They don't need sympathy, that is not why I am sharing this difficult post.  I'm sharing this because I think sometimes we forget what happened in that circle, is what is needed most.  We need each other's support and love, and we need each others understanding.  We also need more people to realize the shear number of children that are actually fighting mental health illness in this country as well as Autism.  I know that Autism is not a mental health disorder, and because of that, awareness has been increased and support has been granted.  On the flip side, there are just as many or more children with sensory processing issues, bipolar, ADHD and other impairing special needs that are not given the same recognition or help.   There are certainly not enough resources or help for these children or their families.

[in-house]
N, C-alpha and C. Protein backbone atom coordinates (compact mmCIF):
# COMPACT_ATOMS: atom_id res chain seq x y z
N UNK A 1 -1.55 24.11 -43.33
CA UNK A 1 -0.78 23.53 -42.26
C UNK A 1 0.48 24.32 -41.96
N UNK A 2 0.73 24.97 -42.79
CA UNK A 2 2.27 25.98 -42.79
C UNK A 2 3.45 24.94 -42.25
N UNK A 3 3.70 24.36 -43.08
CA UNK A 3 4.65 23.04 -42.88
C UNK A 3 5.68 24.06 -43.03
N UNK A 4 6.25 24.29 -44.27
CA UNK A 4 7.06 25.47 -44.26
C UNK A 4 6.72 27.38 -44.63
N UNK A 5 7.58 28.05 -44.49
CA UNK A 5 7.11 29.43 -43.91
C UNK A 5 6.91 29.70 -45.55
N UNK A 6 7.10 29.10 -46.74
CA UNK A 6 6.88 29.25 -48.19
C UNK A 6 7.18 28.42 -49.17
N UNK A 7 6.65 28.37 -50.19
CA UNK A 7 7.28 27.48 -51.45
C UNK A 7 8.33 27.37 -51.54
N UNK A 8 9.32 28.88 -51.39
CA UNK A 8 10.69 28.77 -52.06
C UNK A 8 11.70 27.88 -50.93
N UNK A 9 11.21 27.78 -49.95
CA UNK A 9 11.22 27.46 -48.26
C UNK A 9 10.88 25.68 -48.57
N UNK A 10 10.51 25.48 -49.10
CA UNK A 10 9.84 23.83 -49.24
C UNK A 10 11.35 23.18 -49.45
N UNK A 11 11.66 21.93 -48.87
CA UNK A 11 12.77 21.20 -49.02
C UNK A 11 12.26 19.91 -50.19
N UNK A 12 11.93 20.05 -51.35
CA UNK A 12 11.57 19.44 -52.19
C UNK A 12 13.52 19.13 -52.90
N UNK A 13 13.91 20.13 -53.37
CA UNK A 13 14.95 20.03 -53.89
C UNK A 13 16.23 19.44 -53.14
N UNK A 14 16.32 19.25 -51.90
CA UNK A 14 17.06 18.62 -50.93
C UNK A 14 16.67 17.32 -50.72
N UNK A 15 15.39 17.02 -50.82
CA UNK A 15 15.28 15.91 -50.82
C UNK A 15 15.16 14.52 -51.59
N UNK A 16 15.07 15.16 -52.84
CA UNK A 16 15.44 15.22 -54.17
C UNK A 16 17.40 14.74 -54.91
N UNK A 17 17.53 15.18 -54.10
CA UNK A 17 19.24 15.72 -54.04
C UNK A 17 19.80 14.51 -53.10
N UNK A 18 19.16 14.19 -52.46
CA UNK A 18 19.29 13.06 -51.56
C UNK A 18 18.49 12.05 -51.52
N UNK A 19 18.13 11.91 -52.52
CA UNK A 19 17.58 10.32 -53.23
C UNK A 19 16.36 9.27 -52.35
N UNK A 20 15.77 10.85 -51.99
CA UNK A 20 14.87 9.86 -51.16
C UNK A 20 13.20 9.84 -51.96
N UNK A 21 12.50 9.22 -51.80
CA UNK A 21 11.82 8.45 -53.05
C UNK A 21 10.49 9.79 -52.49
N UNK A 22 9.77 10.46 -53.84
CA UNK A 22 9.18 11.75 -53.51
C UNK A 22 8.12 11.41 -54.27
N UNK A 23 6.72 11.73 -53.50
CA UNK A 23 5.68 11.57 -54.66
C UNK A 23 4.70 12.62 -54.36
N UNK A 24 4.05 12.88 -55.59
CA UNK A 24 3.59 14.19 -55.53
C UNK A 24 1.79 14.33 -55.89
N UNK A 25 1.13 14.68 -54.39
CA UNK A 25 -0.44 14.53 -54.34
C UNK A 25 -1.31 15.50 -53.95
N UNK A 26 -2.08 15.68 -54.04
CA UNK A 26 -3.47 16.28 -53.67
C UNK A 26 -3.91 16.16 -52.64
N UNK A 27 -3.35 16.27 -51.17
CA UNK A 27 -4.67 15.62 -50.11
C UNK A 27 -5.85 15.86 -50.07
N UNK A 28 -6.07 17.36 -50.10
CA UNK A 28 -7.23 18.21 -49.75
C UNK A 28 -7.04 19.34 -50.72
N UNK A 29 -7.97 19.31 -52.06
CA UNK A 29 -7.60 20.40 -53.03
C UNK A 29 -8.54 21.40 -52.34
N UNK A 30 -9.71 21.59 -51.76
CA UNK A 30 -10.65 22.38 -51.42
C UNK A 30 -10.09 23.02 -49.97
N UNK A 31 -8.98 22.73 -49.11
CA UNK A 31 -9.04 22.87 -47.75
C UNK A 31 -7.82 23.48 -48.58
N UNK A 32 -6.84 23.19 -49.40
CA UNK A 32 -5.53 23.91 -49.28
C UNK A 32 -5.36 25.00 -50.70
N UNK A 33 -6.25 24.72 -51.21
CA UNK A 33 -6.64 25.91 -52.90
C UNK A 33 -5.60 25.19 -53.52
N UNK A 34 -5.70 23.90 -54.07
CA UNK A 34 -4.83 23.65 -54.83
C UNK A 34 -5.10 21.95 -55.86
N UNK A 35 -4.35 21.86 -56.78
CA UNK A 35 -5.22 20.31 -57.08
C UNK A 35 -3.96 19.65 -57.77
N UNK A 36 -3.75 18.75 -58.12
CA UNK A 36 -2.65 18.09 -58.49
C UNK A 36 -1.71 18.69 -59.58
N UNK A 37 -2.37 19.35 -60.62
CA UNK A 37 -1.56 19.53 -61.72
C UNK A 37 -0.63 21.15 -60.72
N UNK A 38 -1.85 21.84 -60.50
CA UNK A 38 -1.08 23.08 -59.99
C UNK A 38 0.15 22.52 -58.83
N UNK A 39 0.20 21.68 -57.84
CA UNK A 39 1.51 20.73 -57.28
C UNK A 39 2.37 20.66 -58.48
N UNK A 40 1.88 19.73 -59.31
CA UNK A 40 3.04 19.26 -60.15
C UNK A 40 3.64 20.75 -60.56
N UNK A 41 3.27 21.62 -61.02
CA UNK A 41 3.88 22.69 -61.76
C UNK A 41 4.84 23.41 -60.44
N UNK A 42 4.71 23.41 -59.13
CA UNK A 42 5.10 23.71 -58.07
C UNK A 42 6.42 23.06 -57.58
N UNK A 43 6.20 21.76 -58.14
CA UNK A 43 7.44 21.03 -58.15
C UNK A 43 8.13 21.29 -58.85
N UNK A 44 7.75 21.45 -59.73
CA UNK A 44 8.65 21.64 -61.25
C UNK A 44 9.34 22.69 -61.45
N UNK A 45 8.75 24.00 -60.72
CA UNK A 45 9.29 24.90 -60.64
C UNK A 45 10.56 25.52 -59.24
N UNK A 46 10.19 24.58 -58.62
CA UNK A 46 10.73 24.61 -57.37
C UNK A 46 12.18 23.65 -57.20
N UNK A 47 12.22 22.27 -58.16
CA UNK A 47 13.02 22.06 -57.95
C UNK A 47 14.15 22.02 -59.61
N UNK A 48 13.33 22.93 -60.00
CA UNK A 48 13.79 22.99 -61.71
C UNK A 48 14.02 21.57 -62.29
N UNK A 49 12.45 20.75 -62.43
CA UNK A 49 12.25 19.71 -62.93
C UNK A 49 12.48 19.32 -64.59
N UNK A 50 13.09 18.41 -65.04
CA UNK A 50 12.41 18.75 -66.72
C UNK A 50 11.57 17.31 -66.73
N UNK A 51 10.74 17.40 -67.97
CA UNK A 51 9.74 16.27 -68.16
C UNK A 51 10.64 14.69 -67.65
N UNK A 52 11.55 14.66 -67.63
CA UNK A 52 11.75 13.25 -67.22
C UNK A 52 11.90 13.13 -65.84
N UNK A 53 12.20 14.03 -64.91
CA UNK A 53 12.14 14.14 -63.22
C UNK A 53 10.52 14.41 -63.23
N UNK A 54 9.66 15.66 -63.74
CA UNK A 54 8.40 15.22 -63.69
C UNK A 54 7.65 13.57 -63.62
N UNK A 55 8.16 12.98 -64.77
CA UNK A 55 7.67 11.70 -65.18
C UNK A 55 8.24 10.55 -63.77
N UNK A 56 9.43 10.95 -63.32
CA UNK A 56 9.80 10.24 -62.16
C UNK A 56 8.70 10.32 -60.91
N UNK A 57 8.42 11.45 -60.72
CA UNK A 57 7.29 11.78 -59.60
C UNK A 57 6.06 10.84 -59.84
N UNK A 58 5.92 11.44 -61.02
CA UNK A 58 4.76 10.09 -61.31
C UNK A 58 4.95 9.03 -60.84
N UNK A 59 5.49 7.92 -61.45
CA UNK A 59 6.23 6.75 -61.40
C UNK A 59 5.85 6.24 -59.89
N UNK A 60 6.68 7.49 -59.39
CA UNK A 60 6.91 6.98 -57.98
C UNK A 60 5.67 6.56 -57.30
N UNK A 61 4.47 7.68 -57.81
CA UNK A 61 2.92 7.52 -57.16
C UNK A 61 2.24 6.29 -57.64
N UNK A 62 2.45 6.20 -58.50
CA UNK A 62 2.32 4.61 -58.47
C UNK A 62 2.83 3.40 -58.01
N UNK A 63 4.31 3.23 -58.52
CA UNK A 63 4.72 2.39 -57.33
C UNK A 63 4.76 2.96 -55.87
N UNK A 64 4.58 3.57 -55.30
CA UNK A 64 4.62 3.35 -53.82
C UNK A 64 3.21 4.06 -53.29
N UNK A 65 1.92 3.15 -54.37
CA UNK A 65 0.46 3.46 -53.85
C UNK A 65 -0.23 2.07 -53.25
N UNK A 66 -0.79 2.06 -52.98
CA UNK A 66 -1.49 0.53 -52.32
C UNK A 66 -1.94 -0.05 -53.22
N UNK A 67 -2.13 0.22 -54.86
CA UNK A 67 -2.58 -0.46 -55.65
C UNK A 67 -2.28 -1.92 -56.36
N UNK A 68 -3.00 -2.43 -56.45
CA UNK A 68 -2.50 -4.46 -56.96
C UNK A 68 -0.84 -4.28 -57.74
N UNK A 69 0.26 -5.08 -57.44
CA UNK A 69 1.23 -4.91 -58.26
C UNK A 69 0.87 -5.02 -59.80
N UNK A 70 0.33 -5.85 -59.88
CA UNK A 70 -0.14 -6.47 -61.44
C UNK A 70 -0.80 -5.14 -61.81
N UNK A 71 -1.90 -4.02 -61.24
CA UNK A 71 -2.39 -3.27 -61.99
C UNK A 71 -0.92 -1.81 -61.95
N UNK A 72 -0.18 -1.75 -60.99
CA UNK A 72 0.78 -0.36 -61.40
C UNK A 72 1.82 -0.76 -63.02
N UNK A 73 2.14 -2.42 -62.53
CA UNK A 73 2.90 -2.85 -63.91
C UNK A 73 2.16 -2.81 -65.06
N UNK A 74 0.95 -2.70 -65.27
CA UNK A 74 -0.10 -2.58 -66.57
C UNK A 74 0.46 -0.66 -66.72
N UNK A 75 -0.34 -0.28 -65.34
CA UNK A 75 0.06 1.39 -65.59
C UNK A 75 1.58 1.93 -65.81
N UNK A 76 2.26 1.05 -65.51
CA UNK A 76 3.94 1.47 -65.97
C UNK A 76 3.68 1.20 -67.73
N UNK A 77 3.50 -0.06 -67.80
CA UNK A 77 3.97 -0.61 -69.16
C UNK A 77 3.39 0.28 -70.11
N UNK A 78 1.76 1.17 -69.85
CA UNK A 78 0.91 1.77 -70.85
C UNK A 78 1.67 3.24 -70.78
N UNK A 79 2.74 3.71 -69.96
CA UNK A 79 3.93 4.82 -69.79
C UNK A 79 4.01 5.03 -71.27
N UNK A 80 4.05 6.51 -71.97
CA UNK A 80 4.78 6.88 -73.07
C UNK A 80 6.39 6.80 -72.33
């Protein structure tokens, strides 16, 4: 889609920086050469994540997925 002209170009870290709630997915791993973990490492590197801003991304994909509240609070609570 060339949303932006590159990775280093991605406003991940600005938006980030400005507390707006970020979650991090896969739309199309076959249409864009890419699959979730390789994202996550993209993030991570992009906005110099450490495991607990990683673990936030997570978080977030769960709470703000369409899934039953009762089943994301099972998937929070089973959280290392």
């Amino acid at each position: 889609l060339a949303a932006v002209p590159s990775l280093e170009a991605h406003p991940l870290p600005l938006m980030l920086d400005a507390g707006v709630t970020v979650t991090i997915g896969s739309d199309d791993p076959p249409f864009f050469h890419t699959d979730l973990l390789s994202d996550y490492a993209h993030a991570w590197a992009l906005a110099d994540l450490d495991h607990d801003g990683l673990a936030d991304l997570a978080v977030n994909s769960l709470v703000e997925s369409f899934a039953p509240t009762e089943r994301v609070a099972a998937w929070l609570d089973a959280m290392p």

My son has been hitting me every day since we were discharged from the hospital early this week, some might think he's in worse shape right now then when he was admitted, but guess what--the insurance company told us our allowed time on the unit was up--so he was discharged before we could finish getting him the help that he needed.   So, we are left to try to figure it out on our own yet again.  

I can't express to you the countless other mother's who went home in worse situations then me, with children who have been kicked out of schools, have multiple court appearances, only for the parents to try to figure out on their own how to help their aggressive and struggling child at home.  Something has to change as there is no respite, and often no adequate help for these struggling families.  My eyes were opened to a side of mental illness in children that most of us have never been exposed to and would wish to ignore, but it is very real.